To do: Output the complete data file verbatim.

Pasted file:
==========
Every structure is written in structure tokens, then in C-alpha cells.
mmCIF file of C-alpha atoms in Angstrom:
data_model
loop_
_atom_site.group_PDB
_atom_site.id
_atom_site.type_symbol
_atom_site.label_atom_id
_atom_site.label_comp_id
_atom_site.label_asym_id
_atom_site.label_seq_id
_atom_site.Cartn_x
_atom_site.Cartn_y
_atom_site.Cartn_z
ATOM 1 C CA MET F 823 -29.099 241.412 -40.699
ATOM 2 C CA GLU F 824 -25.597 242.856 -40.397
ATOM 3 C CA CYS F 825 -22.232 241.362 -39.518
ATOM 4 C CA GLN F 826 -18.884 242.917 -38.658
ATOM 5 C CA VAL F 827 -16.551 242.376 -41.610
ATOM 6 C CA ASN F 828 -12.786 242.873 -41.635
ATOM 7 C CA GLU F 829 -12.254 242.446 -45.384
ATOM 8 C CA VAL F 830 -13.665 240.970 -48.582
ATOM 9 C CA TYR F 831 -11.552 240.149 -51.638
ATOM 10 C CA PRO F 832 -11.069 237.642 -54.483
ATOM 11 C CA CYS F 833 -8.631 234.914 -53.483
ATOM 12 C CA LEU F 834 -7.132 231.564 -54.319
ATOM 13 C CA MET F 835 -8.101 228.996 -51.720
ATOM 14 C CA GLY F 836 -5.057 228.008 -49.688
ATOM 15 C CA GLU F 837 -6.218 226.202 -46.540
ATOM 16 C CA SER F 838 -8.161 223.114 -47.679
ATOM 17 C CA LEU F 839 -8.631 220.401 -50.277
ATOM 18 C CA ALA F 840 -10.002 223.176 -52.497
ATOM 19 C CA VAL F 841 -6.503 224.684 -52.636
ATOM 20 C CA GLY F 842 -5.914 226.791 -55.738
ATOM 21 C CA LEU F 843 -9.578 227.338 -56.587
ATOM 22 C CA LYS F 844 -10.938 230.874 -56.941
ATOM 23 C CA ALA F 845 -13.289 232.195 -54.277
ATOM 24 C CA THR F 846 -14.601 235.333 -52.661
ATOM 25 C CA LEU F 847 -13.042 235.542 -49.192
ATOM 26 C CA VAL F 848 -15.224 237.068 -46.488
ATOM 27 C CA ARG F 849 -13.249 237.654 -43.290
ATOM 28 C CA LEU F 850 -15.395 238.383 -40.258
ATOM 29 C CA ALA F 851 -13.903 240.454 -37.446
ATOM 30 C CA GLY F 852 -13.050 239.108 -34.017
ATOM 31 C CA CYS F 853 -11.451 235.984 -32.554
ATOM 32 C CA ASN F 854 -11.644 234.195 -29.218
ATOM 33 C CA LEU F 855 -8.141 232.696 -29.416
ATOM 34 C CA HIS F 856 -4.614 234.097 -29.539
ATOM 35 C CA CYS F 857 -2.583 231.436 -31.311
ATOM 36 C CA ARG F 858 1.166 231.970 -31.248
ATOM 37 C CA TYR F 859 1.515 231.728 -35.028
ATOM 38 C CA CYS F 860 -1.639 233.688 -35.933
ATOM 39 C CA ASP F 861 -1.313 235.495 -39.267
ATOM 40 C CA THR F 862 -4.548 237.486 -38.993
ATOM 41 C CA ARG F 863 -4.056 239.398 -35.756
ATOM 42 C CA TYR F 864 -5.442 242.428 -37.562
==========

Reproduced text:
Every structure is written in structure tokens, then in C-alpha cells.
mmCIF file of C-alpha atoms in Angstrom:
data_model
loop_
_atom_site.group_PDB
_atom_site.id
_atom_site.type_symbol
_atom_site.label_atom_id
_atom_site.label_comp_id
_atom_site.label_asym_id
_atom_site.label_seq_id
_atom_site.Cartn_x
_atom_site.Cartn_y
_atom_site.Cartn_z
ATOM 1 C CA MET F 823 -29.099 241.412 -40.699
ATOM 2 C CA GLU F 824 -25.597 242.856 -40.397
ATOM 3 C CA CYS F 825 -22.232 241.362 -39.518
ATOM 4 C CA GLN F 826 -18.884 242.917 -38.658
ATOM 5 C CA VAL F 827 -16.551 242.376 -41.610
ATOM 6 C CA ASN F 828 -12.786 242.873 -41.635
ATOM 7 C CA GLU F 829 -12.254 242.446 -45.384
ATOM 8 C CA VAL F 830 -13.665 240.970 -48.582
ATOM 9 C CA TYR F 831 -11.552 240.149 -51.638
ATOM 10 C CA PRO F 832 -11.069 237.642 -54.483
ATOM 11 C CA CYS F 833 -8.631 234.914 -53.483
ATOM 12 C CA LEU F 834 -7.132 231.564 -54.319
ATOM 13 C CA MET F 835 -8.101 228.996 -51.720
ATOM 14 C CA GLY F 836 -5.057 228.008 -49.688
ATOM 15 C CA GLU F 837 -6.218 226.202 -46.540
ATOM 16 C CA SER F 838 -8.161 223.114 -47.679
ATOM 17 C CA LEU F 839 -8.631 220.401 -50.277
ATOM 18 C CA ALA F 840 -10.002 223.176 -52.497
ATOM 19 C CA VAL F 841 -6.503 224.684 -52.636
ATOM 20 C CA GLY F 842 -5.914 226.791 -55.738
ATOM 21 C CA LEU F 843 -9.578 227.338 -56.587
ATOM 22 C CA LYS F 844 -10.938 230.874 -56.941
ATOM 23 C CA ALA F 845 -13.289 232.195 -54.277
ATOM 24 C CA THR F 846 -14.601 235.333 -52.661
ATOM 25 C CA LEU F 847 -13.042 235.542 -49.192
ATOM 26 C CA VAL F 848 -15.224 237.068 -46.488
ATOM 27 C CA ARG F 849 -13.249 237.654 -43.290
ATOM 28 C CA LEU F 850 -15.395 238.383 -40.258
ATOM 29 C CA ALA F 851 -13.903 240.454 -37.446
ATOM 30 C CA GLY F 852 -13.050 239.108 -34.017
ATOM 31 C CA CYS F 853 -11.451 235.984 -32.554
ATOM 32 C CA ASN F 854 -11.644 234.195 -29.218
ATOM 33 C CA LEU F 855 -8.141 232.696 -29.416
ATOM 34 C CA HIS F 856 -4.614 234.097 -29.539
ATOM 35 C CA CYS F 857 -2.583 231.436 -31.311
ATOM 36 C CA ARG F 858 1.166 231.970 -31.248
ATOM 37 C CA TYR F 859 1.515 231.728 -35.028
ATOM 38 C CA CYS F 860 -1.639 233.688 -35.933
ATOM 39 C CA ASP F 861 -1.313 235.495 -39.267
ATOM 40 C CA THR F 862 -4.548 237.486 -38.993
ATOM 41 C CA ARG F 863 -4.056 239.398 -35.756
ATOM 42 C CA TYR F 864 -5.442 242.428 -37.562